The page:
Sunday, May 24, 2015

How to Rein in your Inner Control Freak in the Classroom

One of the problems I’ve faced year after year as a teacher is an inner battle with my desire to be in charge. All the time. The fact is that I am a control freak. I pretend I’m not and I’ll usually deny it but I doubt I’ve fooled anyone. I’m bossy and I like to be in charge. Especially in my classroom.  

I remember well the first time I heard the words ‘gradual release of responsibility’. I could feel the cold hands of fear grip and begin to squeeze my horrified inner control freak (let’s try ICF for short). Let the students take charge? In my kingdom (I mean, classroom)? Unlikely!

I know, I know, I’ve read the books. I’ve done the study. I really do want to help children to become confident, self-directed learners. What teacher doesn’t want to see their students blossom into critical and creative thinkers who take responsibility for their own learning? I know I do. I just don’t see why they can’t become independent while I tell them what to do?

Despite my best intentions, my classroom is less of a democracy and much more of a benevolent dictatorship. And to be honest I quite like it that way.  I understand best practice – it’s my ICF that doesn’t.

So after years of battling my desire to be in charge, I’ve learned a few things I’d like to share. I’m sure my ICF is motivated by the fear that allowing kids more say in the learning process will result in a loss of control and pandemonium all round. But when I’ve actually dipped my toes into the world of releasing responsibility, I’ve found the opposite to be true. My most successful tips are:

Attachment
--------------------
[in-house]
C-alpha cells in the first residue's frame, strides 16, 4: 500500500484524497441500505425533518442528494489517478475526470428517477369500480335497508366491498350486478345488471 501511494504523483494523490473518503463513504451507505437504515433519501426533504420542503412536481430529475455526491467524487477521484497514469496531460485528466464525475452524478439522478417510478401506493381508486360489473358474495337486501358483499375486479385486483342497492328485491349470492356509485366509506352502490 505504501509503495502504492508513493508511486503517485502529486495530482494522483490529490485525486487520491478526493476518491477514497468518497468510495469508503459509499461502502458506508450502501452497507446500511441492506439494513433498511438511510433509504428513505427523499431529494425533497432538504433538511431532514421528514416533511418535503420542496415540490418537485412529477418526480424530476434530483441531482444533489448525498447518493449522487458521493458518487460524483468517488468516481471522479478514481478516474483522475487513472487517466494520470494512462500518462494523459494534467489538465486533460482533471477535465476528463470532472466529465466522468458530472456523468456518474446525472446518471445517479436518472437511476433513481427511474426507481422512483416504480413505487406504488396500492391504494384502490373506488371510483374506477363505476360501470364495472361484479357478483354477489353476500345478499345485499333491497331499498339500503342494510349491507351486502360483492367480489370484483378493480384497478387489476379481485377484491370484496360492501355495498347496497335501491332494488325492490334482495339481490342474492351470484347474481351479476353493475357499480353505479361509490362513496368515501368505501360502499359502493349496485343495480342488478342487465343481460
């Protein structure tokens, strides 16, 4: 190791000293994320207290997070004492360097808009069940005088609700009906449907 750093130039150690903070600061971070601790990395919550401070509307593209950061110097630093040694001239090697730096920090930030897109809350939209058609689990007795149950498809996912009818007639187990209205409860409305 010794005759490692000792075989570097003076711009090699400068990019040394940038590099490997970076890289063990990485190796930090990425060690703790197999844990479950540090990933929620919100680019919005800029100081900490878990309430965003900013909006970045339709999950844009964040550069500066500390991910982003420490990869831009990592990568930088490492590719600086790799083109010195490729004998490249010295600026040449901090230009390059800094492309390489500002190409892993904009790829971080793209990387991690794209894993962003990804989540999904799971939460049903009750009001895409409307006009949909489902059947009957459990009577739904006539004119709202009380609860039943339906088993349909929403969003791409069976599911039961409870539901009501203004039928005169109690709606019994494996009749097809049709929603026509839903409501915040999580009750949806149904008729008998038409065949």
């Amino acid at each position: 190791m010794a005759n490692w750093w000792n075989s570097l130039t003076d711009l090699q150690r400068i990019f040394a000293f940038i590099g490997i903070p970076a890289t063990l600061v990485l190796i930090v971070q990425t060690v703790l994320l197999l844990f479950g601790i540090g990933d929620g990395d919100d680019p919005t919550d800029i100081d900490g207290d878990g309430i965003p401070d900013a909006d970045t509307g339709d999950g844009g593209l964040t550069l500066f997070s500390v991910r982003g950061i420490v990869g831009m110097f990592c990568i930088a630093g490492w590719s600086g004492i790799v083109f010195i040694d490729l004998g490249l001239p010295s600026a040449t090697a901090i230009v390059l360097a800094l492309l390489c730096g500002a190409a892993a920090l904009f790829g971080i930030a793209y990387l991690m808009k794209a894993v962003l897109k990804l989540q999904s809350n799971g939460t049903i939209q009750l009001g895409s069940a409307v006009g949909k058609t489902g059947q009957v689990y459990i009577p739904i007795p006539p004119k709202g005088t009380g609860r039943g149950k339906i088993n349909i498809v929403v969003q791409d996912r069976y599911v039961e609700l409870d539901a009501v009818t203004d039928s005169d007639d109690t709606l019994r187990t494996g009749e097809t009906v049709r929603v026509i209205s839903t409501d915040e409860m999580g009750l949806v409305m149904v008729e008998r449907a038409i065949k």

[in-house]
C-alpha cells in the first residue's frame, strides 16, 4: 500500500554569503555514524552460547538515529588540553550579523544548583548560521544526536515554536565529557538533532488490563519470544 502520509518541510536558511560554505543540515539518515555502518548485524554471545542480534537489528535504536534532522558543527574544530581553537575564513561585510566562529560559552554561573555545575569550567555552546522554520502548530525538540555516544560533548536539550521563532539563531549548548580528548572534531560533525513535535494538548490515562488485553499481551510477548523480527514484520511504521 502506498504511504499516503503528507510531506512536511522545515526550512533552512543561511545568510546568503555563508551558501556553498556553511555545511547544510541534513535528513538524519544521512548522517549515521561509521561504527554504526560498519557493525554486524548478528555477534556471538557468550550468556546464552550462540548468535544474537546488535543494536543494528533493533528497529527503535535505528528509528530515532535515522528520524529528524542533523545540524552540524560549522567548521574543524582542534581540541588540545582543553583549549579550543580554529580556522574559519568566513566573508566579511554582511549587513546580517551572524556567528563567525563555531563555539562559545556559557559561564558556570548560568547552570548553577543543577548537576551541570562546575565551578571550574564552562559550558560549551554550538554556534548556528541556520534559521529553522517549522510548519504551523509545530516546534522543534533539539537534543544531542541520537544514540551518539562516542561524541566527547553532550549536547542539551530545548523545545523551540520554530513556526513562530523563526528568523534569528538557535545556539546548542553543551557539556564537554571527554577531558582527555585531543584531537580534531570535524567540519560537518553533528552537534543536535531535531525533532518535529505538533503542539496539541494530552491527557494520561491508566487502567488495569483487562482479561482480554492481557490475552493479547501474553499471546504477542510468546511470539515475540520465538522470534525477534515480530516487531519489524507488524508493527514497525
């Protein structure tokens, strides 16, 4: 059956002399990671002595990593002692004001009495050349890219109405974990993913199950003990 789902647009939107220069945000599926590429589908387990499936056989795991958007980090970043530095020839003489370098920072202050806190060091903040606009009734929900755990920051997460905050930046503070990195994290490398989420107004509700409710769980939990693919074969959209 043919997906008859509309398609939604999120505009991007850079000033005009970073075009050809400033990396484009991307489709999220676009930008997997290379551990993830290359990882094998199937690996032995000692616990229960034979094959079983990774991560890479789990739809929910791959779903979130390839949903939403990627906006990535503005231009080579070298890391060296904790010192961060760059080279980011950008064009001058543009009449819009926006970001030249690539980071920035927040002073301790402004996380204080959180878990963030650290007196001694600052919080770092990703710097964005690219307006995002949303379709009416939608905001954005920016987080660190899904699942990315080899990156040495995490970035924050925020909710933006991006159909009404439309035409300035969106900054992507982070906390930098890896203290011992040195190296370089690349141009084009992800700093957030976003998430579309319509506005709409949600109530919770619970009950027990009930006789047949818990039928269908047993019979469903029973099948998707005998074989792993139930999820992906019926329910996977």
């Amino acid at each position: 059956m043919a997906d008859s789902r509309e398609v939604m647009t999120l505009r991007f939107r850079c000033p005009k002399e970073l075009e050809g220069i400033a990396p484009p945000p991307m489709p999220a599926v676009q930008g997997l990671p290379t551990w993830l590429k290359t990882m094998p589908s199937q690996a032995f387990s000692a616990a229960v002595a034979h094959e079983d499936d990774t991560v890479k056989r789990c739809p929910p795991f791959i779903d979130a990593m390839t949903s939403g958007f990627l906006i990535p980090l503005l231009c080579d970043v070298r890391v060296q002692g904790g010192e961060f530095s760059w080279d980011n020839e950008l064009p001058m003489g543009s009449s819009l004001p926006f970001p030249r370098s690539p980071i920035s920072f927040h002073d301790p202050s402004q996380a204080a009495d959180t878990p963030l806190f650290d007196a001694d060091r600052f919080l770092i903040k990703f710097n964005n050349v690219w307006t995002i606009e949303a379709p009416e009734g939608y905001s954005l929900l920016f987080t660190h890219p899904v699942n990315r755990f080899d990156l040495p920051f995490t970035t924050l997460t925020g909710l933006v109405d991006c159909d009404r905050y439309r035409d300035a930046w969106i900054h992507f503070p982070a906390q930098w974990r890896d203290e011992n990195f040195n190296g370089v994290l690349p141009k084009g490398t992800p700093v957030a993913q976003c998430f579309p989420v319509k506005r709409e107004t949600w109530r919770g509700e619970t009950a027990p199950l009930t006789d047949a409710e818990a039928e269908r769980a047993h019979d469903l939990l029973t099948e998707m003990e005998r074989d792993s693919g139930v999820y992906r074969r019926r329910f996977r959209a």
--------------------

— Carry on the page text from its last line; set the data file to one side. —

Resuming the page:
Capitalize on what your students find interesting – holidays, special days, etc.
  • ·      ask them what they want to learn about
  • ·      listen
  • ·      incorporate their ideas if possible

In some learning contexts, let the kids choose
  • ·      where they will sit
  • ·      topics to research
  • ·      work partners
  • ·      how they wish to demonstrate their understanding

Please don’t be misled. This doesn’t happen all day, every day in my classroom. My ICF wouldn’t cope with that at all. I have learned, however, that when the learning tasks offer choice and are challenging and engaging, the classroom dynamic is great. Even my ICF appreciates that I get to spend more time teaching, guiding and facilitating and less time doing crowd control.


Here are some free critical and creative task cards that keep the kids engaged and my ICF in check at the same time! I hope they work as well for you as they have for my ICF and I.





                      



1 comments:

  1. I have a bit of an ICF as well! "Benevolent dictatorship" says it all! It is amazing how responsible and self-directed they can be when we let them, isn't it? Thanks for the tips and the freebie!
    Jan
    Laughter and Consistency

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